• Keep paragraphs short. No one wants to read a block of text. Keep your paragraphs short and use bullet points where possible. In fact, keep your email as brief as possible.
  • Cordial is key. Keep your email cordial and polite. Don’t accuse recipients of anything, and don’t insult them. Thank them at the end of each email.
  • Download Grammarly or ProWritingAid. Consider downloading Grammarly to make sure your emails are on fleek. Typos may not scare off everyone, but they may scare off just the right person to mess with your ROI.
  • Avoid URLs and attachments if possible. Try not to use URLs or hyperlinks in the body of your email whenever you can except for links to the recipient’s own site. A lot of spam filters will throw your email in the spam folder simply because you’ve never sent them an email before, and the filter thinks the presence of a hyperlink looks suspicious. This is true on contact forms as well.

There’s an art to link building; it’s not just formulaic. Personally, I agree with Tim Suolo’s plea… 

Whatever you do, don’t just use a generic template.

Seriously. Please stop it.

Let’s talk about the 9 link building strategies you can employ to boost your domain authority and rank higher on Google. These are white hat content marketing strategies meant to earn you high-quality links. 

(We don’t endorse any grey or black hat SEO, even for a great link.)

How do I start building links? You start building links by creating great content. Once you have link-worthy content, then you can start building backlinks.

1. Build Superior Content

If you build it, they will come. Not always true, but sometimes it pays off.

Write superior content or build a superior tool. If a competitor has outdated information, update your website to reflect the most up-to-date info.

Unfortunately, this may take a while There’s no guarantee it will ever rank in the first place for Google or readers to realize your content is superior to everyone else’s.

That’s when you send out those cold emails, letting people know your amazing content exists.

Honestly, this may come off as aggressive, in bad faith, and just plain icky. The person you’re emailing may have built a relationship with the content creator you’re trying to snipe a backlink from. There are a lot of ways this backlink building strategy can go badly.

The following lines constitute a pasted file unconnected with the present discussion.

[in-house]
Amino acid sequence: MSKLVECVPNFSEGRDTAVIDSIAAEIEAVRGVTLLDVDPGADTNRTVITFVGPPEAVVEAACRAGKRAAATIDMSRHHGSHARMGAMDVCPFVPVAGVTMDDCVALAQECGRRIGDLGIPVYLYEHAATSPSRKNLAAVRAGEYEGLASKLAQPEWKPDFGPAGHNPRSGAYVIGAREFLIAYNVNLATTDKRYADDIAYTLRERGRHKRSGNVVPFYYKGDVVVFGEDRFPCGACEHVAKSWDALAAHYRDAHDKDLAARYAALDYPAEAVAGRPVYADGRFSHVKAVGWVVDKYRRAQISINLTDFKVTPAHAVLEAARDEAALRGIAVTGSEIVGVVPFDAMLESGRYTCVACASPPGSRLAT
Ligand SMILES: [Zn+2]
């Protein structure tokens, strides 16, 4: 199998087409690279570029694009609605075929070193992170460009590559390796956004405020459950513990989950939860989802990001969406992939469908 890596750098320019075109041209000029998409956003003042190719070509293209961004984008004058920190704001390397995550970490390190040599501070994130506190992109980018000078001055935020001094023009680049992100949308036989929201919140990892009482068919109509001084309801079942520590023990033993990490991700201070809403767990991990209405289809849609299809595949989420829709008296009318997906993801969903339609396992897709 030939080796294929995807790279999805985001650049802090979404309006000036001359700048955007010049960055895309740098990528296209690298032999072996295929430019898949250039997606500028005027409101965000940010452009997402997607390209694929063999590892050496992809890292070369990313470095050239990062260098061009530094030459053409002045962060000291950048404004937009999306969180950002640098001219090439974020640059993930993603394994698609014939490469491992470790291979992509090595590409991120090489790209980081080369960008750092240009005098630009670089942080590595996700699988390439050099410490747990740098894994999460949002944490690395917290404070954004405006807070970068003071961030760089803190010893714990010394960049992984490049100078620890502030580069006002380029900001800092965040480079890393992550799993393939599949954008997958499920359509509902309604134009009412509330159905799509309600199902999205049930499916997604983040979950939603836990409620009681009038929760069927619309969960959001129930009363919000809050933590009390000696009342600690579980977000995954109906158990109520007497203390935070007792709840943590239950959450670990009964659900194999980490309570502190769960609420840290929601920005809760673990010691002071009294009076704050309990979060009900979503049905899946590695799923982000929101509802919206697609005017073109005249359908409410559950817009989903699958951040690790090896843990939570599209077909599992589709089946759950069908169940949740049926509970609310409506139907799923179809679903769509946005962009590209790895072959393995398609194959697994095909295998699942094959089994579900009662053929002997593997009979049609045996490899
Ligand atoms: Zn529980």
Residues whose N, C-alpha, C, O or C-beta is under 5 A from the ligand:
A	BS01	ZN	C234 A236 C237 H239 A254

But there are several ways to make a “superior content” strategy (sometimes called the “skyscraper technique”) work:

  1. You can try to snipe quality backlinks from a competitor by emailing those who backlink to the competitor and making the case that your content is of superior value to their readers. Whatever you do, don’t badmouth the original writer — you’ll sound petty. Keep it business, not personal.
  2. Contact sites interested in similar topics to let them know you have amazing content, the likes of which they don’t yet link to.
  3. Advertise the web page on Google, Facebook, etc., which may attract bloggers who are always looking for valuable content to offer their readers via a backlink.
  4. Simply create your link-worthy content, and hope it gets in front of the right eyes. This way is the least likely to bear fast fruit, but it’s also the ultimate goal of amazing content.

2. Guest Blogging

This one is pretty self-explanatory. Guest blogging is a great opportunity to build relationships, get your name out there, and earn a dofollow backlink in the process.

Good manners are important when backlinking within a guest post. Limit “self-serving” backlinks to 1 within the article and 1-3 within your guest author bio, depending on how short it is.

Site owners for whom you’re guest blogging can tell when you’re packing a post with a bunch of bull.

Who knows? The site for which you guest post may run multiple sites. Or they may be friends with other site owners. Guest blogging is a great backlinking tool, as well as a great networking tool.

While this tactic does still work, many sites now publicly state that they do not accept solicitations for guest posts. Unfortunately, this kind of outreach has become such a spammy problem that it’s common to ignore the requests altogether.